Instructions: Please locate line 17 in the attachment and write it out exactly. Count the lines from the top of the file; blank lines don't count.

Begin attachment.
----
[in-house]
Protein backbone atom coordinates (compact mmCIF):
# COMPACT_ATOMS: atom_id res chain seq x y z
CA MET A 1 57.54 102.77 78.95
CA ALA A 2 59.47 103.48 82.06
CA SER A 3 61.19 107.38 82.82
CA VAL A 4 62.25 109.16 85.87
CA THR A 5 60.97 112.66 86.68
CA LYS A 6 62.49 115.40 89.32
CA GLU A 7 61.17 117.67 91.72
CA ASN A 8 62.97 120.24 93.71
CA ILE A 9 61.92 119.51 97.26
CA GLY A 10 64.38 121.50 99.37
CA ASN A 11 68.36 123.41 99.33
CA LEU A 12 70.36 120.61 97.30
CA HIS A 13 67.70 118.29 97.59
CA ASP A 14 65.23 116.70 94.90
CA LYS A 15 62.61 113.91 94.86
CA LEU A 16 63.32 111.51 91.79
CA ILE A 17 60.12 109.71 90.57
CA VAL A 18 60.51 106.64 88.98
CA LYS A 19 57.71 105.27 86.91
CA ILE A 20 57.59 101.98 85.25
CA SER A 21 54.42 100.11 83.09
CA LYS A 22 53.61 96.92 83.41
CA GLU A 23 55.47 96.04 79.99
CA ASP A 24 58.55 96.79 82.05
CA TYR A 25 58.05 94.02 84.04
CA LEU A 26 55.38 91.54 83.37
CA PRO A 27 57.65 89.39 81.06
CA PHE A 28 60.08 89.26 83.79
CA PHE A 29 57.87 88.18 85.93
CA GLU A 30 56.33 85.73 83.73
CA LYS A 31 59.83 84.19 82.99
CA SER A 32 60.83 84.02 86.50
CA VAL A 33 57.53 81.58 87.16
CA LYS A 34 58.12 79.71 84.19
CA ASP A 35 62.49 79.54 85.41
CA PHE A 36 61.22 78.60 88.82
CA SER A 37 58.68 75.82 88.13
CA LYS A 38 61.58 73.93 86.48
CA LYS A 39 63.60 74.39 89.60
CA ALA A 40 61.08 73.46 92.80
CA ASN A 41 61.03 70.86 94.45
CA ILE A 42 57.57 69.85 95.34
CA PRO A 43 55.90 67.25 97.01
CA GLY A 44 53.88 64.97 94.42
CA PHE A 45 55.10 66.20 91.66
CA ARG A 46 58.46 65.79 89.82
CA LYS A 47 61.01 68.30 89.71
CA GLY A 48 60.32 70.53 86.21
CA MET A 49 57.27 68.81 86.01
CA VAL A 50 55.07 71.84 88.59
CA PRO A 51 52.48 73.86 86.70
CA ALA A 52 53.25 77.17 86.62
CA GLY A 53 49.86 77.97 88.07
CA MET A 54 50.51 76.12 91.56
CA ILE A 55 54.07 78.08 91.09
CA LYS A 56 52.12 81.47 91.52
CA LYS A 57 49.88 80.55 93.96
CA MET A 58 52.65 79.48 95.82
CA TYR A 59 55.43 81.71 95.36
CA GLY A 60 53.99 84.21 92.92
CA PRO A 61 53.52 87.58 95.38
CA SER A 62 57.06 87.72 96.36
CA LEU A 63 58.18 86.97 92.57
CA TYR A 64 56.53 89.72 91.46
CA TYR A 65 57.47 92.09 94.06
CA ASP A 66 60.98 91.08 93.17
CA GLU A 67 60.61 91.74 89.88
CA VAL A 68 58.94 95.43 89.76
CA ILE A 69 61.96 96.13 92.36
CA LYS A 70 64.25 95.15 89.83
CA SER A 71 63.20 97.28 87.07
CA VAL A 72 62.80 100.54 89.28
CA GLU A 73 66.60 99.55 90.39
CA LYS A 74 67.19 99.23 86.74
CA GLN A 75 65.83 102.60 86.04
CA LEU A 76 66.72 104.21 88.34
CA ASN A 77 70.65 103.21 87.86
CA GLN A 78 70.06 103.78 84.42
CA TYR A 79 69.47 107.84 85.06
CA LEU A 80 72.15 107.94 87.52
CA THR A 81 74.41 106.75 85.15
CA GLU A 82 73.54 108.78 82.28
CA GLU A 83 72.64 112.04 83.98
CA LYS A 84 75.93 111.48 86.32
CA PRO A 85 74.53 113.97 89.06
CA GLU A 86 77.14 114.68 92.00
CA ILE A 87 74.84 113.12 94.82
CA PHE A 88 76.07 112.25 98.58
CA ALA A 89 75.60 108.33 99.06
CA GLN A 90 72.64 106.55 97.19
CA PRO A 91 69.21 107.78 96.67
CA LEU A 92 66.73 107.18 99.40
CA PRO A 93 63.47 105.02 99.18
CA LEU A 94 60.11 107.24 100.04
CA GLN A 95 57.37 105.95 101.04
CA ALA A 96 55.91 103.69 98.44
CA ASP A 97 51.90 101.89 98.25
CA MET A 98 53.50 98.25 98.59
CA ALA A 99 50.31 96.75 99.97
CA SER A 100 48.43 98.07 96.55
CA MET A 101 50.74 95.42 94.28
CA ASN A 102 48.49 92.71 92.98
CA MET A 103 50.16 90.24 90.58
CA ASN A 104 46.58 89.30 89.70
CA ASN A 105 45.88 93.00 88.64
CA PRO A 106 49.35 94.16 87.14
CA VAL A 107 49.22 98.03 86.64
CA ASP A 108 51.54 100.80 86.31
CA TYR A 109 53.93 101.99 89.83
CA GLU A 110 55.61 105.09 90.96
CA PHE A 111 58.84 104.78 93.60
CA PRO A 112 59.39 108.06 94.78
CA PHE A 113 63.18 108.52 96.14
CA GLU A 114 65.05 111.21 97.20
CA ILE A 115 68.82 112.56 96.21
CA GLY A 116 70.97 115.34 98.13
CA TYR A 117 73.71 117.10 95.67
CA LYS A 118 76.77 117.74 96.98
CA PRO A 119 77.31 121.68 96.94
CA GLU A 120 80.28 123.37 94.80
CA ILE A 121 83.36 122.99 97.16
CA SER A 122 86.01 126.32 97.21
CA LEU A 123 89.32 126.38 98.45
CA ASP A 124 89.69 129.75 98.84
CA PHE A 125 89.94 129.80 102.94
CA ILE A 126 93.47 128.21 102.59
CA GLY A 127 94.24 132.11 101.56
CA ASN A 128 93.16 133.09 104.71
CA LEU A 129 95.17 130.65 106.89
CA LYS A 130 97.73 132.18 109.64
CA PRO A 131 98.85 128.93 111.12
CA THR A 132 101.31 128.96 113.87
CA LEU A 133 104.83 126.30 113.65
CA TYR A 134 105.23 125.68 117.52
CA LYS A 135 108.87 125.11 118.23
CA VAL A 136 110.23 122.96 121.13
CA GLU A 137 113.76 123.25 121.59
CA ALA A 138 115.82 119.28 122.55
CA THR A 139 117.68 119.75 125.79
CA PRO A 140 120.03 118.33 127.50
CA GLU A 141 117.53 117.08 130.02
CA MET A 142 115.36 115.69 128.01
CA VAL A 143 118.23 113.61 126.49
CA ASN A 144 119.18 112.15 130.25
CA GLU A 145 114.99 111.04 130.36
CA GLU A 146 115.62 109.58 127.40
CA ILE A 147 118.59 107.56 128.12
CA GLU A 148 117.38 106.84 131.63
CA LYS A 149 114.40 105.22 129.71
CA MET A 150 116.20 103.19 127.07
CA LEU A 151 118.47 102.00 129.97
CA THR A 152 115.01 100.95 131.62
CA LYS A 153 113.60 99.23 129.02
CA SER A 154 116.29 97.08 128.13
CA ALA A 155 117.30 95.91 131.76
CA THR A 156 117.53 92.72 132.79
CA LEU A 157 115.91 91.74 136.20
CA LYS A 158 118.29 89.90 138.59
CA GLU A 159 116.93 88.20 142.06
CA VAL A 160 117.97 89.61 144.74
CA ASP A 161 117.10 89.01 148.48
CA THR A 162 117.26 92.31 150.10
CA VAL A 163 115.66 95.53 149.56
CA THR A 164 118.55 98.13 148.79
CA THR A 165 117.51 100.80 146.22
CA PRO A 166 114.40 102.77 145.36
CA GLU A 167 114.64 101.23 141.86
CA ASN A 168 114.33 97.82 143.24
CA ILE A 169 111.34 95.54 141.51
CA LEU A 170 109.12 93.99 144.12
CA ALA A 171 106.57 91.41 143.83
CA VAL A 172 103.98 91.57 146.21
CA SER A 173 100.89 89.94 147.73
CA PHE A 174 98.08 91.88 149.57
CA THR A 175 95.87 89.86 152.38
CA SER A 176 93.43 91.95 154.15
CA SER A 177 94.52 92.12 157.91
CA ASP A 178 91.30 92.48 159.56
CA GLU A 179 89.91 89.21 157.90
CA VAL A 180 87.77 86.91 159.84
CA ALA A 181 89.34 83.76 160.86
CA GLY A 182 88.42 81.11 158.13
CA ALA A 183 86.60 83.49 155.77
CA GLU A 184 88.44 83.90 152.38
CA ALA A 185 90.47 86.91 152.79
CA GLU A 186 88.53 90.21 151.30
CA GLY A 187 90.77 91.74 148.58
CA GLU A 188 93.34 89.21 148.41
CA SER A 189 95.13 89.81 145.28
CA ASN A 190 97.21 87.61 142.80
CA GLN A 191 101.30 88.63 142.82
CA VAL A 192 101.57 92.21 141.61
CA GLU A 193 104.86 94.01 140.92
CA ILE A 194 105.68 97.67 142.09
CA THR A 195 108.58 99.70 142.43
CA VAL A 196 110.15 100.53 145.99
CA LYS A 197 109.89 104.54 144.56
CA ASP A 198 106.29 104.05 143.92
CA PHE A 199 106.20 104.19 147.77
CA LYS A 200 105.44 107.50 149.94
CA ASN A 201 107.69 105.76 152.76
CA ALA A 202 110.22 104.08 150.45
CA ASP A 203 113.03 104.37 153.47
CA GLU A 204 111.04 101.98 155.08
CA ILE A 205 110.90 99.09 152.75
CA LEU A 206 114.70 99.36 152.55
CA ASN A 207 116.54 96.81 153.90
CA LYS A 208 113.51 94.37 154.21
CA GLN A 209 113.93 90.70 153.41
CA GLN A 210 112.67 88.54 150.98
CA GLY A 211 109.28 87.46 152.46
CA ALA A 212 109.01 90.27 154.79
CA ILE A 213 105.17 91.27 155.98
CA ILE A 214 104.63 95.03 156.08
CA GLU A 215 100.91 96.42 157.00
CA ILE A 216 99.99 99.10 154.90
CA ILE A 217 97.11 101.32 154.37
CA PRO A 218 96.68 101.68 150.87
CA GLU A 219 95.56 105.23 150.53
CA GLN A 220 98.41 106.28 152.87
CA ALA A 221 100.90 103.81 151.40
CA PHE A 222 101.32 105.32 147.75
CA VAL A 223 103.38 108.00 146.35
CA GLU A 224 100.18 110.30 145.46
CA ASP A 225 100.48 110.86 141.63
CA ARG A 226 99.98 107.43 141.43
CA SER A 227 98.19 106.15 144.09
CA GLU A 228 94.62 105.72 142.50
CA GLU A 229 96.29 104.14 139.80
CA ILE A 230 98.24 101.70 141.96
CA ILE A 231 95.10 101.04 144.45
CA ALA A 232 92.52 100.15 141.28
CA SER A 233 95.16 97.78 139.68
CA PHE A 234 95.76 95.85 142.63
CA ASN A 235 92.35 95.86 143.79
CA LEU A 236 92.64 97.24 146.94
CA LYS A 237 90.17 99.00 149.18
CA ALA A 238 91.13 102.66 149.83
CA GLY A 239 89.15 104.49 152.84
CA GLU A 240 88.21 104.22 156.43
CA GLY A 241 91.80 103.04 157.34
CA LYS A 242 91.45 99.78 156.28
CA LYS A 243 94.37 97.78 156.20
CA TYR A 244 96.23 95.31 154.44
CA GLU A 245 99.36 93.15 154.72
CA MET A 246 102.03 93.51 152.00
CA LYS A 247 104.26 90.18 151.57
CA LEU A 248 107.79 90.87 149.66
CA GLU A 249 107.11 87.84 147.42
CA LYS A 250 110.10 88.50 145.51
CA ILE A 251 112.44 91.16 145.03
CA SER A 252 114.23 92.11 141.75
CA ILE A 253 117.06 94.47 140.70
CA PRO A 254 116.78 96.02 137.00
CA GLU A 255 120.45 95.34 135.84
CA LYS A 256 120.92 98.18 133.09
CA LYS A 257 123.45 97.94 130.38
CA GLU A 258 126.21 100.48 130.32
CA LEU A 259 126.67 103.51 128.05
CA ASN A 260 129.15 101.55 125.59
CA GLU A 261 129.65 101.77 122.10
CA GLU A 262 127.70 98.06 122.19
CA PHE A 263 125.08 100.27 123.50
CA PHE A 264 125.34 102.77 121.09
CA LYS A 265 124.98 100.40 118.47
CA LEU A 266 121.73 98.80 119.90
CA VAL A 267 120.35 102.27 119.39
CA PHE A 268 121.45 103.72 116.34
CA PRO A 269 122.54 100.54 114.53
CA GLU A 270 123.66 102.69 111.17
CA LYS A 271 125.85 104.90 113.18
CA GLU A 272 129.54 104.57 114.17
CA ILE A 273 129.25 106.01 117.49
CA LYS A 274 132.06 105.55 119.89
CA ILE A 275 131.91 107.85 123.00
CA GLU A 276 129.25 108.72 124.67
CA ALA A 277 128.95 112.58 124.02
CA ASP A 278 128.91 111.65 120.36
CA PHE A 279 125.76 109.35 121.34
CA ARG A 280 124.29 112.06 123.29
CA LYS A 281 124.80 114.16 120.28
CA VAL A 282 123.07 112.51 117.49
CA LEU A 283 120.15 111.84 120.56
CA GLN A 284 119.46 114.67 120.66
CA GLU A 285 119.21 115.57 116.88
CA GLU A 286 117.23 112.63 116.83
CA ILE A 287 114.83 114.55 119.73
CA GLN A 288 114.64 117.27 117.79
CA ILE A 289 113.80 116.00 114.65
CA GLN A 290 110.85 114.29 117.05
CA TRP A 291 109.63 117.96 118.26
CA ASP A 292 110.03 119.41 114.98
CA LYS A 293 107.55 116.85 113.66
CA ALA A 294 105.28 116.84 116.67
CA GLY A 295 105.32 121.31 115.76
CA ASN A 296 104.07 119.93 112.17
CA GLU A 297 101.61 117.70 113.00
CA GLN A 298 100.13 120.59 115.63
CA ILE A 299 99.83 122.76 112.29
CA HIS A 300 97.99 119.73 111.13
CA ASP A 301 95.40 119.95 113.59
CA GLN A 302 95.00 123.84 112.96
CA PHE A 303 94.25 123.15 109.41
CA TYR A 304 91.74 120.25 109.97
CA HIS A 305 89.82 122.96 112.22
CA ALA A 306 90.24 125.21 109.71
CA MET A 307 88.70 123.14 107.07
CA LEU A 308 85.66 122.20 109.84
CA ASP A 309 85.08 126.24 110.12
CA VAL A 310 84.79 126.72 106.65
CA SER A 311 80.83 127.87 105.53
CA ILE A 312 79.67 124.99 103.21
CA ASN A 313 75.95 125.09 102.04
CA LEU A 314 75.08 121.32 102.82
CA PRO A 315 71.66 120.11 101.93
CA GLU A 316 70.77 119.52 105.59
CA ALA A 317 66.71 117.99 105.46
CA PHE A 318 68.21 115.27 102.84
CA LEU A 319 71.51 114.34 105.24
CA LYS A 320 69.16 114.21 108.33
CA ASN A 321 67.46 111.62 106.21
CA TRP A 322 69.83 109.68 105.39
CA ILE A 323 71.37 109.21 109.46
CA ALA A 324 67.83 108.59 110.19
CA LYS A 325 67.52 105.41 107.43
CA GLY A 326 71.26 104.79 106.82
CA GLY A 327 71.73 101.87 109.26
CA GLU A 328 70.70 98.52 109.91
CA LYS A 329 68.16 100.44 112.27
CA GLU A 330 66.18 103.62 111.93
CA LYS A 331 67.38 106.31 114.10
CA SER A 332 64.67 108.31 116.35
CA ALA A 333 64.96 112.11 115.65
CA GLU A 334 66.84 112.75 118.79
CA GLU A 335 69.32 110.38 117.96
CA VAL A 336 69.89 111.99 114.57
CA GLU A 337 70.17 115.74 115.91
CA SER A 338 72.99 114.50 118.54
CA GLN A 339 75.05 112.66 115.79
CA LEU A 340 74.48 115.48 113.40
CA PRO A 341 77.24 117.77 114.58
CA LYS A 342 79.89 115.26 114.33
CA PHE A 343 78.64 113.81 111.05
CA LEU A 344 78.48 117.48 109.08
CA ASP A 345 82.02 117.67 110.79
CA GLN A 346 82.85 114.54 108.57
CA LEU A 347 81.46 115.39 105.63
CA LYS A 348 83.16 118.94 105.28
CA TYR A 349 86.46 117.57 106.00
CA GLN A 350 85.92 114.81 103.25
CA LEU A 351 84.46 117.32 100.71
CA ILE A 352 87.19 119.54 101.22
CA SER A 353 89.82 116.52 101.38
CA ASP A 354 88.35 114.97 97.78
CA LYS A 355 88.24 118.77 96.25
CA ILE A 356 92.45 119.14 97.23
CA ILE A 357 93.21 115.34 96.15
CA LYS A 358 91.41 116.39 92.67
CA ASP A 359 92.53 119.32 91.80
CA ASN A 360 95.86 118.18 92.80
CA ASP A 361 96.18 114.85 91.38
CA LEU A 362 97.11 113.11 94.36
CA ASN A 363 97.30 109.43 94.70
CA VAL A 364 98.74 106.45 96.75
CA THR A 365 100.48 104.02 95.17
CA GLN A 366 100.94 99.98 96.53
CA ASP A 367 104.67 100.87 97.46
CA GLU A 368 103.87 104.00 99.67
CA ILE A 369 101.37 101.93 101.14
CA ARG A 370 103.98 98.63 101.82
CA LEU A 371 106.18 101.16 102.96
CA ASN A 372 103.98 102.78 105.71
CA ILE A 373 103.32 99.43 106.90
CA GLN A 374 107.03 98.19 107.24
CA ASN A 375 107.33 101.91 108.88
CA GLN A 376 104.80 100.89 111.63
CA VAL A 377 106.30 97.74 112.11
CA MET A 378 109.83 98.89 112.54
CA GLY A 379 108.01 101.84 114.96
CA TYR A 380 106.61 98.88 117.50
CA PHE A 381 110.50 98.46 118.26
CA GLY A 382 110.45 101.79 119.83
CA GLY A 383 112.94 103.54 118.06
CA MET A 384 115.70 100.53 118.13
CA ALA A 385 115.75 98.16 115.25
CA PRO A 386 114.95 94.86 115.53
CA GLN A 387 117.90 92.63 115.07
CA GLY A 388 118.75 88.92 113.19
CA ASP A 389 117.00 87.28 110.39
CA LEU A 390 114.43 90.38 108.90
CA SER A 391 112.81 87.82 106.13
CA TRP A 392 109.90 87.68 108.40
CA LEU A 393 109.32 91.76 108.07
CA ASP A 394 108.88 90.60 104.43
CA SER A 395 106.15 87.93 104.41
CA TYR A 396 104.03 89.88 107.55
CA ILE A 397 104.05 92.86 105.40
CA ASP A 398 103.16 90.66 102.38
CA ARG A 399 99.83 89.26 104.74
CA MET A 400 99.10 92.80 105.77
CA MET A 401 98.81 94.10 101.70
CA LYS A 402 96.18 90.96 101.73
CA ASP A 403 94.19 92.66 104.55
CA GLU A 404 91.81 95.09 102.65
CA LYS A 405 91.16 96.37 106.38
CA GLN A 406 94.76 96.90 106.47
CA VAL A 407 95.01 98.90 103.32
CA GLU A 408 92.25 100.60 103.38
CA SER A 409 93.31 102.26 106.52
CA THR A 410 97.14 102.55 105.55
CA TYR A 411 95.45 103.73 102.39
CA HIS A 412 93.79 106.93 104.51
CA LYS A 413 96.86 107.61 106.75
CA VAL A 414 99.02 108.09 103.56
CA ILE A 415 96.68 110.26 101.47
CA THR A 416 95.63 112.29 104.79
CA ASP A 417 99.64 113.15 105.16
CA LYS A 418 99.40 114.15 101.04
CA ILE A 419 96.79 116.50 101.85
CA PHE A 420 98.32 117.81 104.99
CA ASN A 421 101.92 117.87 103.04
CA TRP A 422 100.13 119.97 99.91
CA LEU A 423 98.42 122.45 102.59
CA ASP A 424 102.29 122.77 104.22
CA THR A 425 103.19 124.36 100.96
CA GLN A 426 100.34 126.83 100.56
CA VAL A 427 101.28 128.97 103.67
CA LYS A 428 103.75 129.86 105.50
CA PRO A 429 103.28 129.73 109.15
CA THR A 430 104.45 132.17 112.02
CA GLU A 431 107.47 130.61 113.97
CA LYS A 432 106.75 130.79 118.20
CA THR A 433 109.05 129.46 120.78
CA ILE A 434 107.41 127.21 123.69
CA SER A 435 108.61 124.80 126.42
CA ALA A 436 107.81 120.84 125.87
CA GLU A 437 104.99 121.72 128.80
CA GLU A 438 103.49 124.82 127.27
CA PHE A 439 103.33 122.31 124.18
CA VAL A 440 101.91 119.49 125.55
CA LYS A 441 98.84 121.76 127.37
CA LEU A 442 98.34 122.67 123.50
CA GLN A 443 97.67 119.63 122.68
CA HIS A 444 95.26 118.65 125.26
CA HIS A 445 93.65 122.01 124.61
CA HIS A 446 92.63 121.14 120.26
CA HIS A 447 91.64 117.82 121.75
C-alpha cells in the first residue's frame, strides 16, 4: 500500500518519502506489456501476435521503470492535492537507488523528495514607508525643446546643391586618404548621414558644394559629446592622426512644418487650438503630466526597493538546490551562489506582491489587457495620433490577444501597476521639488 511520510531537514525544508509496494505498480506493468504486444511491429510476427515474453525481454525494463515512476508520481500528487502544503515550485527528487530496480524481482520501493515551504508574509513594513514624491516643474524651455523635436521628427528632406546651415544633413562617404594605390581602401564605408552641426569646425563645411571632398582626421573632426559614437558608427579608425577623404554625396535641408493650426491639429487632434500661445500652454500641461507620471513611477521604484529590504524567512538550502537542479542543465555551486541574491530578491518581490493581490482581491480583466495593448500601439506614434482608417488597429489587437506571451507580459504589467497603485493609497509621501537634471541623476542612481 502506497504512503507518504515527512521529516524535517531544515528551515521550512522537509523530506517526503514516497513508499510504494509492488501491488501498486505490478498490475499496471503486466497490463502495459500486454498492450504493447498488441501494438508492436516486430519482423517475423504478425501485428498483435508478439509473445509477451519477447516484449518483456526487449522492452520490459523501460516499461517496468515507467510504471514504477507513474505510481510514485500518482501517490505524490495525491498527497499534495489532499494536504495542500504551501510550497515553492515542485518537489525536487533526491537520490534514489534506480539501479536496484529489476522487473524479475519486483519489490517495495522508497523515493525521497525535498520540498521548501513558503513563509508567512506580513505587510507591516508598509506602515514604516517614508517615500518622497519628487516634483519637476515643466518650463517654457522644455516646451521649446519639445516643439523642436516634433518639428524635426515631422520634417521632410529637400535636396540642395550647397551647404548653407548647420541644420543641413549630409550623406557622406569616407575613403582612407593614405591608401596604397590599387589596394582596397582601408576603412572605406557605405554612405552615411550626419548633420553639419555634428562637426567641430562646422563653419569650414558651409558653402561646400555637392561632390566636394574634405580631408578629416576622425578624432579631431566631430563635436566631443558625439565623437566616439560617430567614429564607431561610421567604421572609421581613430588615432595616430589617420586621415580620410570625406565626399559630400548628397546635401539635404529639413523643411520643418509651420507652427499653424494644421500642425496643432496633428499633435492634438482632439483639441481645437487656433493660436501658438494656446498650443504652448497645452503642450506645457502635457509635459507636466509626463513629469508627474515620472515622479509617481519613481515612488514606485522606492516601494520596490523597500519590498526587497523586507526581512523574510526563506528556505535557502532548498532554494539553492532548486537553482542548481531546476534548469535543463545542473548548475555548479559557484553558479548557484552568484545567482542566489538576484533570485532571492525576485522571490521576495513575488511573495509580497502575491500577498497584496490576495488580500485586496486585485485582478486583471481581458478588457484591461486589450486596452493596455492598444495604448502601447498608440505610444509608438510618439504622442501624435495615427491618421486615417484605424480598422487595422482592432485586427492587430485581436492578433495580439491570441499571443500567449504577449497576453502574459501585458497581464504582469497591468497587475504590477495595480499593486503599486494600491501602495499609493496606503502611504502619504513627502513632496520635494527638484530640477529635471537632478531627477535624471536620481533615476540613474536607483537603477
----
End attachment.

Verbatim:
CA ASP A 14 65.23 116.70 94.90